Google's YOLO Password Manager Promises "You Only Log-in Once"

Android developers will now be able to make their apps find their login data in a password manager.

Getty Images / Justin Sullivan

Google and Dashlane have partnered to give the acronym YOLO a slightly new meaning. The Open YOLO — “You Only Login Once” — API to remove the last excuse for not using a password manager.

“To stay one-step ahead of the market demand,” Dashlane wrote in its announcement of the API, “Google and Dashlane are helping create a seamless, universally-acceptable Android app authentication solution to increase your online security.”

In simpler terms, this means that Android developers will now be able to make their apps find their login data in a password manager, request access to that data, and use it. This is much more convenient than copying an item from a password manager, switching to the other app, and pasting it in a text field.

This means that more people can use a password manager without having to worry about being frustrated when they try to sign in to an app. That’s good news, because using a password manager is currently the easiest way to make sure your most personal information isn’t going to be compromised by a weak password.

People suck at coming up with passwords, especially if they have to replace them on a regular basis. That’s why many people use “password,” “12345678,” or some variation of a password like “ZeldaFan88” or “ZeldaFan89” on multiple sites.

Those passwords are easy to remember, but they’re also easy to guess. And even if a password is less simple, like “Rf*3PJ,6Ba,” using it across multiple websites means that a security breach on any of those sites puts all of the others at risk. The solution: Tools that create and remember passwords that are truly secure.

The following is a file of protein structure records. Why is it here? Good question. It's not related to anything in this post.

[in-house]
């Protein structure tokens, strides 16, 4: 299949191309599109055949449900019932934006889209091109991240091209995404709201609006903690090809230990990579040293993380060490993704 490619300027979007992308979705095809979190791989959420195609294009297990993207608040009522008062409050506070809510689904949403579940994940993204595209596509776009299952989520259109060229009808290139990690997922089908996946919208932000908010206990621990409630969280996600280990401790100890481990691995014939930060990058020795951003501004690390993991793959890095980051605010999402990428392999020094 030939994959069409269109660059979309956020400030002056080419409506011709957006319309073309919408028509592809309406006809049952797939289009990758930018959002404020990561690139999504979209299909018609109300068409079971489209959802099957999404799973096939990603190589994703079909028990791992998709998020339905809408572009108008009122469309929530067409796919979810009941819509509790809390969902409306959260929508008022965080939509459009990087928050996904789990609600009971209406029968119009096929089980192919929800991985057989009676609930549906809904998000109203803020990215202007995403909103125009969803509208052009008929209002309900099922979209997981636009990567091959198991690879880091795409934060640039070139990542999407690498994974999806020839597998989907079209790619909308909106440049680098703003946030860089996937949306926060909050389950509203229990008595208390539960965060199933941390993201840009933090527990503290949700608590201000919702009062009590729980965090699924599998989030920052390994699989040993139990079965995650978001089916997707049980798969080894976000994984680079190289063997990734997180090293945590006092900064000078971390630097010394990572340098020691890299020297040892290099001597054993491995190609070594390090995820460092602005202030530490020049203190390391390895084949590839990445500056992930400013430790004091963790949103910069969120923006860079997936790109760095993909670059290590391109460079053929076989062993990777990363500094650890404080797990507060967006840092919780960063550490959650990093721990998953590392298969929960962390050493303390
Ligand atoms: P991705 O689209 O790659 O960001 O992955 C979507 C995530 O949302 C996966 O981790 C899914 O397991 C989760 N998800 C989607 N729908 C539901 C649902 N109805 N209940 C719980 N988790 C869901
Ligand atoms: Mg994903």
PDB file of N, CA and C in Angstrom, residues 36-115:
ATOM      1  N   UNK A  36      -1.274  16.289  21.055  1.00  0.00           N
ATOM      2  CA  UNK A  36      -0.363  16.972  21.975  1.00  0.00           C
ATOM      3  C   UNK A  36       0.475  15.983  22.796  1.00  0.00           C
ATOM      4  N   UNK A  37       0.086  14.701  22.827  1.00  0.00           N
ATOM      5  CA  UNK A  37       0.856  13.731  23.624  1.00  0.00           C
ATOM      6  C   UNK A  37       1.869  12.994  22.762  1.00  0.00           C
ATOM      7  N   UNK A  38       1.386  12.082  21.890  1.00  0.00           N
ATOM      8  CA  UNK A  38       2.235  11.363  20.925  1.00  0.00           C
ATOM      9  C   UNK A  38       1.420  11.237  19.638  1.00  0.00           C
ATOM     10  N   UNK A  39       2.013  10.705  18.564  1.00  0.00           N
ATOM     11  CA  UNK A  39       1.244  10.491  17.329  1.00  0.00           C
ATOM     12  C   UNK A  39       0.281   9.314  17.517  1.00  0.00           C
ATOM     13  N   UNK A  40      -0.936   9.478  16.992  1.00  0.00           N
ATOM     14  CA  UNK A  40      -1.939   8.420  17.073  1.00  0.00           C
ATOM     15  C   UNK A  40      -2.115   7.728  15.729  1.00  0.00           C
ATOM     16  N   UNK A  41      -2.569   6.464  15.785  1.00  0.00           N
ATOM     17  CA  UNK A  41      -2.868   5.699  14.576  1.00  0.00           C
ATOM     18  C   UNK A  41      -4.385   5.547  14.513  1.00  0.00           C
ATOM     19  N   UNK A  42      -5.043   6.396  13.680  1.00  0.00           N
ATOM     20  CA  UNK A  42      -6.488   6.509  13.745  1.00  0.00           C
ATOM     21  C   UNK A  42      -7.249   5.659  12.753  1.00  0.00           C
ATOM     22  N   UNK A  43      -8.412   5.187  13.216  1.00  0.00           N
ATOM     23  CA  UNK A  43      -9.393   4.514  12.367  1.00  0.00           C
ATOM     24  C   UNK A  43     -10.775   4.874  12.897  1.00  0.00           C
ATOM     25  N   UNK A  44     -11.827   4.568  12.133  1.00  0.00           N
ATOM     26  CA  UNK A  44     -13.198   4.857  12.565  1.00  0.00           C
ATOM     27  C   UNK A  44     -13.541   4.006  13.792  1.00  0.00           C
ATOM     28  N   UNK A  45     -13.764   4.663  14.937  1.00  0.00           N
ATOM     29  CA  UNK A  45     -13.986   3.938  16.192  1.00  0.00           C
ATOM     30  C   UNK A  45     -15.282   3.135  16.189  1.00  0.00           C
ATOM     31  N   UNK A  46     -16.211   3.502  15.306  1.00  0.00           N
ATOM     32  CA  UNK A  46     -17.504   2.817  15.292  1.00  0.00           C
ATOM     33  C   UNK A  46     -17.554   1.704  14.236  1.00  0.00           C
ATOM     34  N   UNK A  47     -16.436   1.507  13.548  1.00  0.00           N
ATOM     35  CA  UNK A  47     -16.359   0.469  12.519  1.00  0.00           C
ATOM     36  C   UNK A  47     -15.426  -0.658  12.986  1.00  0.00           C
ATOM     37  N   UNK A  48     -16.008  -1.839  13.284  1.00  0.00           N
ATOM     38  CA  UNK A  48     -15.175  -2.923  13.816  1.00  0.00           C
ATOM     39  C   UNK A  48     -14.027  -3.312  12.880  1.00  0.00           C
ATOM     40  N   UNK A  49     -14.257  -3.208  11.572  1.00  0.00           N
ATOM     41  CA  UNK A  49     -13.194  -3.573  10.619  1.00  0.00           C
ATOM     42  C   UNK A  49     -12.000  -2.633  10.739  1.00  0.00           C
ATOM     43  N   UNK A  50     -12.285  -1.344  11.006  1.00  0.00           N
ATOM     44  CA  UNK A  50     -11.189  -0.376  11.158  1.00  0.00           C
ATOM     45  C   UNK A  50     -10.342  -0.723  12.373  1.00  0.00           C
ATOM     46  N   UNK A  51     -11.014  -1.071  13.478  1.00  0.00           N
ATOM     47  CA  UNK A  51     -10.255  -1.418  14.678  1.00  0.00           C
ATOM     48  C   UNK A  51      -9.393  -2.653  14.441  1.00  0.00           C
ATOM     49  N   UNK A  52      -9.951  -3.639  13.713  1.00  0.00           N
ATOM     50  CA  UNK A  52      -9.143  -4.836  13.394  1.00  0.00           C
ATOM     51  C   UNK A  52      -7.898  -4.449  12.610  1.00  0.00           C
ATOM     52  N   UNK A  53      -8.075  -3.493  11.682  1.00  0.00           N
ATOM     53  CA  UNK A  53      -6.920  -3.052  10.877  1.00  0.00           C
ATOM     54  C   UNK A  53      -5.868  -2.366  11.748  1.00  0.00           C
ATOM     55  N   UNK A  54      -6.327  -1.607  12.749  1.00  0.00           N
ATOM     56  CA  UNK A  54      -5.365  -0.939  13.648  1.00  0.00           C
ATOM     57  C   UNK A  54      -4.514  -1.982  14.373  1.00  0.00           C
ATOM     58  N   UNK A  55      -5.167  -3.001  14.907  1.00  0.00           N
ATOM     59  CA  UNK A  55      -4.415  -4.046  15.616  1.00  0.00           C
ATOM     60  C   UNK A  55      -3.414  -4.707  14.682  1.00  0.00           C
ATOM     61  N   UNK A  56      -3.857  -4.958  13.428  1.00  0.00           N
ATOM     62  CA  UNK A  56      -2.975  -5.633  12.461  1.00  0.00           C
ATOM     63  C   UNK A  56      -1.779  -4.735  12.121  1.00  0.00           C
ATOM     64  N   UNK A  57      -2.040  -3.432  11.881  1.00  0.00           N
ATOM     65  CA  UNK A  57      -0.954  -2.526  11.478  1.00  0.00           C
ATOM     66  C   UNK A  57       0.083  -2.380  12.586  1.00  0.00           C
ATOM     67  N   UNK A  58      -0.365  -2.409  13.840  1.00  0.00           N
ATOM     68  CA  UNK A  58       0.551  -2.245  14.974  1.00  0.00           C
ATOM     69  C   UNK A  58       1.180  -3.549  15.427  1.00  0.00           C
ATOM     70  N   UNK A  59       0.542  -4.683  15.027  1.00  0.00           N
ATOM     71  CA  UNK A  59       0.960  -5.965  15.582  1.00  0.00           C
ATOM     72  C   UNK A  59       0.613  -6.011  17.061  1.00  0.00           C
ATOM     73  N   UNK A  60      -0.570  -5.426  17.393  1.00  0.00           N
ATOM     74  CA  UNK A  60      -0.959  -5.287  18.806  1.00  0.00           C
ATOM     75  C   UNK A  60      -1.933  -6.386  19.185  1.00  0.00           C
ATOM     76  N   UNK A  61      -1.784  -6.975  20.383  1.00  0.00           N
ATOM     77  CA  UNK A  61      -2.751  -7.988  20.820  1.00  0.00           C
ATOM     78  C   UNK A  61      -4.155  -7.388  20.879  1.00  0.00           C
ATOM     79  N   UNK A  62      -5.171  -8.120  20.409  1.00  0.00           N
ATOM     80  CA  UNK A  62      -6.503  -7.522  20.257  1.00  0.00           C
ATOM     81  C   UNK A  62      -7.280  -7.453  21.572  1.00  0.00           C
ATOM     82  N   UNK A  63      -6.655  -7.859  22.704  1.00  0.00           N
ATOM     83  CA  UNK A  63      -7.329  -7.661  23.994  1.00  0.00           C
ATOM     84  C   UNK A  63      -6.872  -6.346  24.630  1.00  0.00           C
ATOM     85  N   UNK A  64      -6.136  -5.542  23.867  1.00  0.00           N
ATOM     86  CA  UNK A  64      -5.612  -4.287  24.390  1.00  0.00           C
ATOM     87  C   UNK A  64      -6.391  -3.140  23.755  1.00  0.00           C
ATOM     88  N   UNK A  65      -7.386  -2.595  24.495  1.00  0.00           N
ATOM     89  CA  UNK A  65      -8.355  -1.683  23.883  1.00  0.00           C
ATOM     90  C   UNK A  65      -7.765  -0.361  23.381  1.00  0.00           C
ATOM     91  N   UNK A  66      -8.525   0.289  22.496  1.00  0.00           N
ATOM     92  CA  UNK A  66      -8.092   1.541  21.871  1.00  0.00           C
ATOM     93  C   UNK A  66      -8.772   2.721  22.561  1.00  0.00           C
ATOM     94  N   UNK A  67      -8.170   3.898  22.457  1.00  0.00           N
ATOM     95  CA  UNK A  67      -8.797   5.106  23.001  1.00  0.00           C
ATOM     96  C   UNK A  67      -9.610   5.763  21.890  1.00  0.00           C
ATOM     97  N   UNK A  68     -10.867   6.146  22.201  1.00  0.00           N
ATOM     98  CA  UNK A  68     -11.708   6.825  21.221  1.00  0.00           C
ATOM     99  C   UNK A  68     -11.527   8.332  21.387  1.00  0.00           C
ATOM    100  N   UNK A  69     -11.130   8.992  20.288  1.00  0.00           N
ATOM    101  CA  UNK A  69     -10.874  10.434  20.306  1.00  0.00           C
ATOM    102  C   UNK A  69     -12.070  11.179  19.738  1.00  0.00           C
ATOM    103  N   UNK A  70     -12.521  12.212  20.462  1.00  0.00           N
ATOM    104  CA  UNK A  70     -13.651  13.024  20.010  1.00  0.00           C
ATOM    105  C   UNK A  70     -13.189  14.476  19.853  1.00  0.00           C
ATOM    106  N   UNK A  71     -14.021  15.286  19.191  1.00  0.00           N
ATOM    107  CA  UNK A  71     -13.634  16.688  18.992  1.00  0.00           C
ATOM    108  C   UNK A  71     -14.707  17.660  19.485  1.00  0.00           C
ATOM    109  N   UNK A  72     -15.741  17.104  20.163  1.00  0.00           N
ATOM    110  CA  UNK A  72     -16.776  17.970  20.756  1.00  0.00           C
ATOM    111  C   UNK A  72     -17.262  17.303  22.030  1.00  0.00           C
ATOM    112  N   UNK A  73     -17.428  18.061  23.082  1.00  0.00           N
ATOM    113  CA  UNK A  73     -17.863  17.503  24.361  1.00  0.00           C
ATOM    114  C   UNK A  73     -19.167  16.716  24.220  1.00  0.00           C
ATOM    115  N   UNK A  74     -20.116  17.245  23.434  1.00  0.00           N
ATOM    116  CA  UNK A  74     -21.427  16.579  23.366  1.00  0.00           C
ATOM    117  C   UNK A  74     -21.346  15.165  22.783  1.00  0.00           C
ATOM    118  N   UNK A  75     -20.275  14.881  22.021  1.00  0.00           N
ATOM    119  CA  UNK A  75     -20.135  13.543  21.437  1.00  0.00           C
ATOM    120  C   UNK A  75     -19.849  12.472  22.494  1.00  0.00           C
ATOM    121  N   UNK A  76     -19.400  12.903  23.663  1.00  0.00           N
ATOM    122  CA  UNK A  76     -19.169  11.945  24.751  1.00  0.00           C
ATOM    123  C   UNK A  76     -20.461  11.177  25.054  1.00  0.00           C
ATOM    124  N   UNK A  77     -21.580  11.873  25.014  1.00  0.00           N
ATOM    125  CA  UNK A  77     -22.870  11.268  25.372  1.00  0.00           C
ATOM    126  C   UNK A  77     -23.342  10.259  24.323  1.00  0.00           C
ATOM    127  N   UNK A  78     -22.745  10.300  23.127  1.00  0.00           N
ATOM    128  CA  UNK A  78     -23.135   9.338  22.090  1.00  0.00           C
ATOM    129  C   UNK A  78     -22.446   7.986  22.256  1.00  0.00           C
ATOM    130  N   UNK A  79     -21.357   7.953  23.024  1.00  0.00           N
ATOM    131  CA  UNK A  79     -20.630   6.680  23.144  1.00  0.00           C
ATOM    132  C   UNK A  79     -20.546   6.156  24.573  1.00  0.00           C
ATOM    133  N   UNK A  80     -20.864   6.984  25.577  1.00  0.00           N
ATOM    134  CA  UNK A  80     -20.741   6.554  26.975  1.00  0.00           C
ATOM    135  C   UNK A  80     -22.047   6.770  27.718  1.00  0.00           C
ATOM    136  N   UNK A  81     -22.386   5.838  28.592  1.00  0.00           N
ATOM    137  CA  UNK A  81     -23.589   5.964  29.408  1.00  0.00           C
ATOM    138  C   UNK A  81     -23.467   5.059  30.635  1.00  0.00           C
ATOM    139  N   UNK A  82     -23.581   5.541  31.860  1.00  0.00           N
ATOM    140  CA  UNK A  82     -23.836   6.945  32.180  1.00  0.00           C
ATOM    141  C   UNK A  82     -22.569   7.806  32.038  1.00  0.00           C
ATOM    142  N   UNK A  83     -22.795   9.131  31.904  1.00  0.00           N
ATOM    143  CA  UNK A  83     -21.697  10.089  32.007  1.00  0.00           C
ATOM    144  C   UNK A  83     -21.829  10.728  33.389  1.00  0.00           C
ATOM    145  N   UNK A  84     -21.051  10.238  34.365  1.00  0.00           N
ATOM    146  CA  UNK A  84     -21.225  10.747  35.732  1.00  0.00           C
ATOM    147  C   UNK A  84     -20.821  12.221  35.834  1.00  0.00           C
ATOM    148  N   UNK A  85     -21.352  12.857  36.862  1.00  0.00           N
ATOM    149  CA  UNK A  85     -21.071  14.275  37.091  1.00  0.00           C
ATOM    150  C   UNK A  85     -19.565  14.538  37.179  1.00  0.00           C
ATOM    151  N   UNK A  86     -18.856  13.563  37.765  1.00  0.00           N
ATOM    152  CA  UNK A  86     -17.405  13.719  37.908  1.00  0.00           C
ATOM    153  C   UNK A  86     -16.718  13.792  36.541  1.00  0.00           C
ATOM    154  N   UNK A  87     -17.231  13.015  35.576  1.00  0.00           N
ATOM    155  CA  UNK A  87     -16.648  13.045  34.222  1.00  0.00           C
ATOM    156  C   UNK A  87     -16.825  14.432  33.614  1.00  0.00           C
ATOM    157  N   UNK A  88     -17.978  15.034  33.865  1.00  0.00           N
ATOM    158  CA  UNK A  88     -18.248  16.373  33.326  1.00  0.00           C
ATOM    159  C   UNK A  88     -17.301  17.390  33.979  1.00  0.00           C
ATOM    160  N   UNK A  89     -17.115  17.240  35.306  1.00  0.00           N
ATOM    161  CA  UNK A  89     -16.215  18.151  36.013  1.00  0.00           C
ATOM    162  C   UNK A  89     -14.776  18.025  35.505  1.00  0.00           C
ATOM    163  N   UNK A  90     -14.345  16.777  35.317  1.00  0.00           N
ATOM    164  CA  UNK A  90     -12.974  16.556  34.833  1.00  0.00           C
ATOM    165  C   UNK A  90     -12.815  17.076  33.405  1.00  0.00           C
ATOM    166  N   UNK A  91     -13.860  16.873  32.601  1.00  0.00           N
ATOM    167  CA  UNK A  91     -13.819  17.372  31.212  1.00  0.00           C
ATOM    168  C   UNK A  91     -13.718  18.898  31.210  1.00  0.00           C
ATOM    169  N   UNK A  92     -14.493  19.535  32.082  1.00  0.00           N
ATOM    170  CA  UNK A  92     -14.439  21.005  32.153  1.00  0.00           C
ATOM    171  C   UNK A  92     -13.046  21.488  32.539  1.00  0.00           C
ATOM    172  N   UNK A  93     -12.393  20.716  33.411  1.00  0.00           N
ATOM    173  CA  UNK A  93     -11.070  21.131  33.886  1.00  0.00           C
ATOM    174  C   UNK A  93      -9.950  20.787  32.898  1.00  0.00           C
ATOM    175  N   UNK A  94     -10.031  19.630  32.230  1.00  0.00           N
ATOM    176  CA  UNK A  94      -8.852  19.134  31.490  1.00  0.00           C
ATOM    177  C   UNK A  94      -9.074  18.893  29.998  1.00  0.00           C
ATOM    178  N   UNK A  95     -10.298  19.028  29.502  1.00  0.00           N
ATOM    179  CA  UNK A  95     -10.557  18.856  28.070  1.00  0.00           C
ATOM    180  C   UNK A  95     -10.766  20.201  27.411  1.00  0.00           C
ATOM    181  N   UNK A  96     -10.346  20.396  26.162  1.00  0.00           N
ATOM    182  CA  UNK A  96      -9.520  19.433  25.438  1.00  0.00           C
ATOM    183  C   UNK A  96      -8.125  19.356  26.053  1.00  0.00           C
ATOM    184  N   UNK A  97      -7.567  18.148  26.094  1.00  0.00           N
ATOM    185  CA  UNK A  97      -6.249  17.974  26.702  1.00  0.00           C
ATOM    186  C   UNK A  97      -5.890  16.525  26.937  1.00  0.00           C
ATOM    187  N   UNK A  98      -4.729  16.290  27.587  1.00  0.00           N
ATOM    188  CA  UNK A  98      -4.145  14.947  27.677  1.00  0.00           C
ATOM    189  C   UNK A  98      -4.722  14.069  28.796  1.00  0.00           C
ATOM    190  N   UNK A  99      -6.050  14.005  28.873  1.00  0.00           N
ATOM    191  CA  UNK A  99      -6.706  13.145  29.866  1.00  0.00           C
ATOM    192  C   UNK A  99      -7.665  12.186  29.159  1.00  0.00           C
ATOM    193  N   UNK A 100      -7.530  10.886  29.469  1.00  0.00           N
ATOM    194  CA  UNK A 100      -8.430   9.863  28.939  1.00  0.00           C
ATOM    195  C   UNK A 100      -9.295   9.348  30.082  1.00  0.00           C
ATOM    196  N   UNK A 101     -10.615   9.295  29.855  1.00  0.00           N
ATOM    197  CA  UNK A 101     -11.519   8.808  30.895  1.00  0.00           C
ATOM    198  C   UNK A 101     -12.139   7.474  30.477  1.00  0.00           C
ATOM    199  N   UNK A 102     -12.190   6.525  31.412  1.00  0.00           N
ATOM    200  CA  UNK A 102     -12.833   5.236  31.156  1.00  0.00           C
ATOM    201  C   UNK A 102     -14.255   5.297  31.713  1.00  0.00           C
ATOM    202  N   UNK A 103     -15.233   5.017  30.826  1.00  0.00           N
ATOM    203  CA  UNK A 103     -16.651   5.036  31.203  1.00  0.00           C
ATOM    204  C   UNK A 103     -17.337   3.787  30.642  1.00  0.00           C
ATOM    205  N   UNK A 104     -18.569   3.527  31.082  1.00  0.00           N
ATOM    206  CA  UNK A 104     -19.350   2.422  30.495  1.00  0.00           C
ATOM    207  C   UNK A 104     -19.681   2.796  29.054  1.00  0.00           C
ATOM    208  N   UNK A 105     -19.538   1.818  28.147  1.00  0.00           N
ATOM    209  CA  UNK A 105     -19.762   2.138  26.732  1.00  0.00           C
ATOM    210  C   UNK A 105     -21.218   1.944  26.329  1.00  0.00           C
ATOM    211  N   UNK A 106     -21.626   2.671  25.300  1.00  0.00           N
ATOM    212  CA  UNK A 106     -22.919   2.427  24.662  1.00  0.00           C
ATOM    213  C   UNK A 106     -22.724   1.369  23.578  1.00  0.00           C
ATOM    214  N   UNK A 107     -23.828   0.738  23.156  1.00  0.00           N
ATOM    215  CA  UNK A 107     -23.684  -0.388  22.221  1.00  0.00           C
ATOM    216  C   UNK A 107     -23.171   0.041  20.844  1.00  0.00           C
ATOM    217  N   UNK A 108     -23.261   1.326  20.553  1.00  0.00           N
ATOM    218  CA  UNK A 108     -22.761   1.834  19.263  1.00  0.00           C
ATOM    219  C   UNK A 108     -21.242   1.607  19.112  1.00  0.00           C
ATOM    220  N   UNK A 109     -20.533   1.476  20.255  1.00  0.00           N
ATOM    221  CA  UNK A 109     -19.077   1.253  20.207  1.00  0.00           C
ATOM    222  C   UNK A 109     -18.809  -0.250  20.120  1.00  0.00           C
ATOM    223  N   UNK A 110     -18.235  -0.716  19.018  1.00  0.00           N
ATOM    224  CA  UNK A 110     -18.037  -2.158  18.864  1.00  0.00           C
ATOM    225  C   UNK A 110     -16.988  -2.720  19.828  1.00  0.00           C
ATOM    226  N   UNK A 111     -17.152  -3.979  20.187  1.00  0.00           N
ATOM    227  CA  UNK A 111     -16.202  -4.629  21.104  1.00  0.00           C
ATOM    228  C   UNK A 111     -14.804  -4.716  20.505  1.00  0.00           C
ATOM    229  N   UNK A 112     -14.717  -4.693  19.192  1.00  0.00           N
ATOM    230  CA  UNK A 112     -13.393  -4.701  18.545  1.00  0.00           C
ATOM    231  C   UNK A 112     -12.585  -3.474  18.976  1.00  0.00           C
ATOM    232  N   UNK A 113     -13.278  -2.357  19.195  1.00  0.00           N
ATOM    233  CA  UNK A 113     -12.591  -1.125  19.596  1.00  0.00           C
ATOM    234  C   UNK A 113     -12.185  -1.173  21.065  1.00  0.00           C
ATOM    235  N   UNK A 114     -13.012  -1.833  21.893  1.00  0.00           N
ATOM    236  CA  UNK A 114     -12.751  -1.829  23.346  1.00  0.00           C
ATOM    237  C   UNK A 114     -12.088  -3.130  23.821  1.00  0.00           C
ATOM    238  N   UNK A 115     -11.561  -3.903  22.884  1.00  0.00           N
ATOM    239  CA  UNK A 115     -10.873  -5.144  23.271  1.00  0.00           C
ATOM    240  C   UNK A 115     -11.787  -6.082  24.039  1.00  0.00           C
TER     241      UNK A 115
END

So if a 19-year-old Windows bug reveals your Microsoft account password, for instance you don’t have to worry about that same password being used to access your Facebook account. One failure doesn’t result in a disaster.

Password managers also have some benefits over biometric security, not least of them being the fact that hackers can’t 3D print a password to access your phone. That can’t be said for biometric security, as horrifying as that seems.

The problem is getting information out of password managers. This is easy in a web browser — most password managers offer extensions that can automatically fill information — but harder in applications. Open YOLO promises to address that issue so people don’t get frustrated and give up on improving their cybersecurity.

“This project is the first big step towards making security simple and accessible for every user, on every device,” Dashlane writes in its announcement. “In the future, we see this open API going beyond just Android devices, and becoming universally-implemented by apps and password managers across every platform and operating system. Ultimately, we look forward to expanding this collaborative project, so that it will benefit the entire security ecosystem as a whole.”

Plenty of companies are trying to kill password-based security mechanisms. But each of those systems has their own drawbacks, and until people settle on a replacement that works for everyone no matter what device they use, passwords are here to stay. Companies like Dashlane and Google might as well make them more secure.

Full Disclosure: I worked in the customer support department for 1Password, a competitor to Dashlane, for two months between April 2016 and June 2016.

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